If you notice that your dog's eyes are beginning to look cloudy, it may be a cataract forming. According to VCA Animal Hospitals, cataracts do not necessarily mean a dog is blind. When cataracts account for less than 30 percent of the eye's lens, your dog can most likely still see just fine. Once the cloudiness has taken over more than half of the lens, chances are that your pet's vision will begin to be obstructed. Eye cloudiness can also be a benign aging change—called nuclear sclerosis—which does not significantly impair vision.
VCA reports that cataracts can be successfully removed and this surgical procedure is usually performed by board-certified veterinarians in ophthalmology. To determine if your dog is a candidate for cataract surgery, many specialized eye tests will be performed to make sure their vision is likely to return with the removal of the cataract.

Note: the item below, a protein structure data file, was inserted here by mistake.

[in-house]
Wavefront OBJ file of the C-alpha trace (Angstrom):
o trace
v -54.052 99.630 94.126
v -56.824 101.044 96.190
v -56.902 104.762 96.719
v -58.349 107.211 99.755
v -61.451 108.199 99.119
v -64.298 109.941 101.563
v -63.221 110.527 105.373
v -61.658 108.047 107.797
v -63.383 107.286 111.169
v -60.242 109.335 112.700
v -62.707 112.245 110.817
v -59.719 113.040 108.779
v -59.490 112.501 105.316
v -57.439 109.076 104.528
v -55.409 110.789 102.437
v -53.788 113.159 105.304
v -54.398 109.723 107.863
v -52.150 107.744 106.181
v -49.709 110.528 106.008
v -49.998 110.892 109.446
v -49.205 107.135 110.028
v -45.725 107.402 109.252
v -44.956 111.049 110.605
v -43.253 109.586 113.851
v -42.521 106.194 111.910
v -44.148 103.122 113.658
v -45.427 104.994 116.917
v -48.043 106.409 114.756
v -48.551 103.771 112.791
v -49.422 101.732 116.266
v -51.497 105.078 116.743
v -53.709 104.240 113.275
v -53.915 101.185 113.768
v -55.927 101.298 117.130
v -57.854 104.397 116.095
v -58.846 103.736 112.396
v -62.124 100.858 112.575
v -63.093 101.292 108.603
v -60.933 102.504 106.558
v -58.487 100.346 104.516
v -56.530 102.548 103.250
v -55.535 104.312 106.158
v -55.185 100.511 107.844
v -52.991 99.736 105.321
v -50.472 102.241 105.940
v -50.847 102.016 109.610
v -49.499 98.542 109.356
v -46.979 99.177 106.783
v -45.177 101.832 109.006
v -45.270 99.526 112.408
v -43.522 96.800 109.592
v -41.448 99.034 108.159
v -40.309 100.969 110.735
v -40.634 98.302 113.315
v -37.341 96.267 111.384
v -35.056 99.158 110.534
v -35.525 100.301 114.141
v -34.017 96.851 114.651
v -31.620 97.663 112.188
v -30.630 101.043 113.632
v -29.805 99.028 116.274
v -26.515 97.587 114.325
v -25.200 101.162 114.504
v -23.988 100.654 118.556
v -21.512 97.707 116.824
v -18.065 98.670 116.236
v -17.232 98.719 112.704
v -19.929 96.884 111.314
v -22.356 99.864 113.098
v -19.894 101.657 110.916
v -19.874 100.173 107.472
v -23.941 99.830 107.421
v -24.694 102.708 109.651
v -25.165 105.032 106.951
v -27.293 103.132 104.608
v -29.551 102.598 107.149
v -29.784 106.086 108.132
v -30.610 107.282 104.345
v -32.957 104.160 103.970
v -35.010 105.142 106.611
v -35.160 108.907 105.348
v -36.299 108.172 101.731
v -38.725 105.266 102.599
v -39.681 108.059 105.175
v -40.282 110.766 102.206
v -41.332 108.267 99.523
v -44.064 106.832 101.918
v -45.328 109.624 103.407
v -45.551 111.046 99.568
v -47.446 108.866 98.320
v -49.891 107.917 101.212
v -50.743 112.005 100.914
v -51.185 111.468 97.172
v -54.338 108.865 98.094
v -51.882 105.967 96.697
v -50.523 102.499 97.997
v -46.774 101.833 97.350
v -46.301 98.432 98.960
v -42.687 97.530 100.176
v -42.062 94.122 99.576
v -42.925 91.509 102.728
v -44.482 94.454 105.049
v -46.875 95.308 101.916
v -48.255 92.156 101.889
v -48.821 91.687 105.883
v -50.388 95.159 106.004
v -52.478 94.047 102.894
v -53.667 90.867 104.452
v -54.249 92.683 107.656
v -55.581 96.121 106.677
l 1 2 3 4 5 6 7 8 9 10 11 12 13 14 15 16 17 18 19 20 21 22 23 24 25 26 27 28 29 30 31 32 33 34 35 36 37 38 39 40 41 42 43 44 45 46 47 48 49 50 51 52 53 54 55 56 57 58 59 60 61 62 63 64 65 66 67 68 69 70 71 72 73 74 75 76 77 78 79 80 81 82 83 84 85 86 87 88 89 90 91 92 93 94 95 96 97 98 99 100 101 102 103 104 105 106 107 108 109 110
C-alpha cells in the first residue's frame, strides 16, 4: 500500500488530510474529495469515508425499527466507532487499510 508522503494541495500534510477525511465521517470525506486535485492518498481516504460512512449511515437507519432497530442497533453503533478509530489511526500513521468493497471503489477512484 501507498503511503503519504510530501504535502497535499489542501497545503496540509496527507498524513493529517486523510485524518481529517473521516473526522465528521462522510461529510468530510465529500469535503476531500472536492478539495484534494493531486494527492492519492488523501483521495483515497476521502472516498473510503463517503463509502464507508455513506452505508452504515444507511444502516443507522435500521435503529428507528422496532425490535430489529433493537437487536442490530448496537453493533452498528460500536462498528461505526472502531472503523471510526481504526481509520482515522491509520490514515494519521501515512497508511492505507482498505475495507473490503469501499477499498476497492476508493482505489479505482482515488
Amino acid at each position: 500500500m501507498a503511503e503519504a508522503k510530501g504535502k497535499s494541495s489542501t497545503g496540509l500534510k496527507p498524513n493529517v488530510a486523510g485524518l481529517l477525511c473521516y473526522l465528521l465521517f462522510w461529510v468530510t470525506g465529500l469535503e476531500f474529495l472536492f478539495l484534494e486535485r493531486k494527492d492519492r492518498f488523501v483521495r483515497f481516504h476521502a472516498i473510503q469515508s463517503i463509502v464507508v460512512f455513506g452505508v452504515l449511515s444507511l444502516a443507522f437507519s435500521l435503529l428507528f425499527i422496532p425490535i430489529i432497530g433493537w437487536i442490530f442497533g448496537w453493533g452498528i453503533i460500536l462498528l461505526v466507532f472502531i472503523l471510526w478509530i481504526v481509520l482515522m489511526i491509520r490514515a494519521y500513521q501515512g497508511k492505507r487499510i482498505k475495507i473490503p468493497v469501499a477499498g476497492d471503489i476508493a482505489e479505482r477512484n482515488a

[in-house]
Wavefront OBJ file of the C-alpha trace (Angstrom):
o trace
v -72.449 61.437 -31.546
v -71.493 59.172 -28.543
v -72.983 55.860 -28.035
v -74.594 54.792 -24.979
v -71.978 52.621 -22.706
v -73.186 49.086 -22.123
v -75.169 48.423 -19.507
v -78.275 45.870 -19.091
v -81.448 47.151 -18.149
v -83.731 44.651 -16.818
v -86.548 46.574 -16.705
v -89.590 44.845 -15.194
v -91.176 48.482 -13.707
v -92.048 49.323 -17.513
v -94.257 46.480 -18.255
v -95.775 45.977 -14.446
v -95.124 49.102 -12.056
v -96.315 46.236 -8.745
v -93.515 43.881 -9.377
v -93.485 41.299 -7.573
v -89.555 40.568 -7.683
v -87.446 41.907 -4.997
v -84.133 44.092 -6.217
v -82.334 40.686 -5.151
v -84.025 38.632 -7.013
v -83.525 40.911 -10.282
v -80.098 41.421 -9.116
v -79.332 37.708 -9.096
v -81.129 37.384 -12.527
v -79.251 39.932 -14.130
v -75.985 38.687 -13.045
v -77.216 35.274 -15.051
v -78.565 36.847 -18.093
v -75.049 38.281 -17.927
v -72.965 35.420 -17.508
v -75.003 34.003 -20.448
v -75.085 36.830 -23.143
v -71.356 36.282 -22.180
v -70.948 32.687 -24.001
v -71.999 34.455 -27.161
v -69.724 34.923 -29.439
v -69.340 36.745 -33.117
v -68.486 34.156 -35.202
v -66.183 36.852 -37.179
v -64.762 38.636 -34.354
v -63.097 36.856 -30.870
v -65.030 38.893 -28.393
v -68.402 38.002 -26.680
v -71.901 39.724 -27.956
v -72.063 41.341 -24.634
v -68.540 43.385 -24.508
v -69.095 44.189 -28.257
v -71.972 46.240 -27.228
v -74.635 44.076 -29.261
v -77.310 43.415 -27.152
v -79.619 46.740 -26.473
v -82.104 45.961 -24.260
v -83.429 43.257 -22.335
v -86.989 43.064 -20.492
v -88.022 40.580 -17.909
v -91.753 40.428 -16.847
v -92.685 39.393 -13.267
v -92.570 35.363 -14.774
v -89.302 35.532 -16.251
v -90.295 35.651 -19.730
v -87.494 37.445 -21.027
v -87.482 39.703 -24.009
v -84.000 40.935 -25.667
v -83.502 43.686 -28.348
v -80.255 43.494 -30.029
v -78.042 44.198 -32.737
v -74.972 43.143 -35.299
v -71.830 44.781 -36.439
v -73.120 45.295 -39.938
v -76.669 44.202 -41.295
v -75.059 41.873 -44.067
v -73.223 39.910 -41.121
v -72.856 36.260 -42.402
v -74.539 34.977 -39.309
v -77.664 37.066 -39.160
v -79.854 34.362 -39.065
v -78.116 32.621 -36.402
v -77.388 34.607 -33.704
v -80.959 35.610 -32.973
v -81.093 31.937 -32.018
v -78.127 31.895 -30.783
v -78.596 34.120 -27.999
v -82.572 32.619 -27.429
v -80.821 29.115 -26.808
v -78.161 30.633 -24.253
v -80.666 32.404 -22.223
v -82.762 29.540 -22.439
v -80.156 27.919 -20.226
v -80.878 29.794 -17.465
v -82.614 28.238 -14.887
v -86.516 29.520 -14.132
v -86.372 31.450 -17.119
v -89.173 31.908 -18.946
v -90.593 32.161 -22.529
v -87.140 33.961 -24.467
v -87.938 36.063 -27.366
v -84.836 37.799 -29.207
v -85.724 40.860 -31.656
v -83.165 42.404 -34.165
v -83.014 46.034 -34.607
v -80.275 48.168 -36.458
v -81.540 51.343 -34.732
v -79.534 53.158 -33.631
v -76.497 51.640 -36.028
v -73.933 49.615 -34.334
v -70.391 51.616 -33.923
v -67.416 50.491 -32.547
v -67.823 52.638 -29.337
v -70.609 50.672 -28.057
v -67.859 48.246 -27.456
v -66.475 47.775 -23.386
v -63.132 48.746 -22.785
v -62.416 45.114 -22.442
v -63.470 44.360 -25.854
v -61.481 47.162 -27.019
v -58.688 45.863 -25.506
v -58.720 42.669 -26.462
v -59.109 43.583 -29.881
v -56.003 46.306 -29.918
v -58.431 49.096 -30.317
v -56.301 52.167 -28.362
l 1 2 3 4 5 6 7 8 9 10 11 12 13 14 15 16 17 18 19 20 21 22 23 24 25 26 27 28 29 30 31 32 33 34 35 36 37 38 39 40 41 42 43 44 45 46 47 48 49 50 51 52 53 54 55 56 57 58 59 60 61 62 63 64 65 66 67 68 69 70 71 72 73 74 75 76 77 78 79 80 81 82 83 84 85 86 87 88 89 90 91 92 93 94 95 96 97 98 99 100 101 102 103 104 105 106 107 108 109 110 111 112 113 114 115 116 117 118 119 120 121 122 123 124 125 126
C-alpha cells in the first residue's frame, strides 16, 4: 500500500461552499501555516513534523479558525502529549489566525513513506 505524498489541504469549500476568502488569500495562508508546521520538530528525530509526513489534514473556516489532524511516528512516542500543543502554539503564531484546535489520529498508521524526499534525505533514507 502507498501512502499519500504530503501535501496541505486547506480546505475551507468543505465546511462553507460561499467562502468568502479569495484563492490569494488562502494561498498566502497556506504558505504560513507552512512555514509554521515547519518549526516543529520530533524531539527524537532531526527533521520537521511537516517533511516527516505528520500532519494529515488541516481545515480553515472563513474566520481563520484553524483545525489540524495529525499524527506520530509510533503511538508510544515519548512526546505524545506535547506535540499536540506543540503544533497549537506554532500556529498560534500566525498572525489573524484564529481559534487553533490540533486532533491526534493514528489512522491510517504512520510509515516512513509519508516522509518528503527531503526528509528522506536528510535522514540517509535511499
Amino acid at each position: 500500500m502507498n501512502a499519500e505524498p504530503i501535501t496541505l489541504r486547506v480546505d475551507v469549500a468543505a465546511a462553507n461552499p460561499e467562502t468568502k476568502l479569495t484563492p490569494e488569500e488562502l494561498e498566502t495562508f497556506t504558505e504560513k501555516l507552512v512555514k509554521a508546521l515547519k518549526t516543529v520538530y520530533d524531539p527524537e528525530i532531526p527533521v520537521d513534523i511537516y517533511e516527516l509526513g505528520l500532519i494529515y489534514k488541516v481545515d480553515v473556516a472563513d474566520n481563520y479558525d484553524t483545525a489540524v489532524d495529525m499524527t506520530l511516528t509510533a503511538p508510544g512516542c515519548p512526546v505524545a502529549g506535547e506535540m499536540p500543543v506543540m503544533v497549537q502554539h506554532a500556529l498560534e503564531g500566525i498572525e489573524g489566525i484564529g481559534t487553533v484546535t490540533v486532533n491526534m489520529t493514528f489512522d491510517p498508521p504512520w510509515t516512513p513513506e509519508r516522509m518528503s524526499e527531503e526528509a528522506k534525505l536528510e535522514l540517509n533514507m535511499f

Cataracts can form for many reasons, but typically they are genetically inherited. Cataracts can also be caused by ocular injury or diseases like canine diabetes—also called diabetes mellitus or sugar diabetes. The most common clinical signs of this condition include cataracts as well as increased thirst, frequent urination, and increased appetite paired with weight loss.
If you notice that your dog's eyes are growing cloudy, you should schedule an appointment with your vet to assess the situation and determine the most appropriate treatment for your furry friend.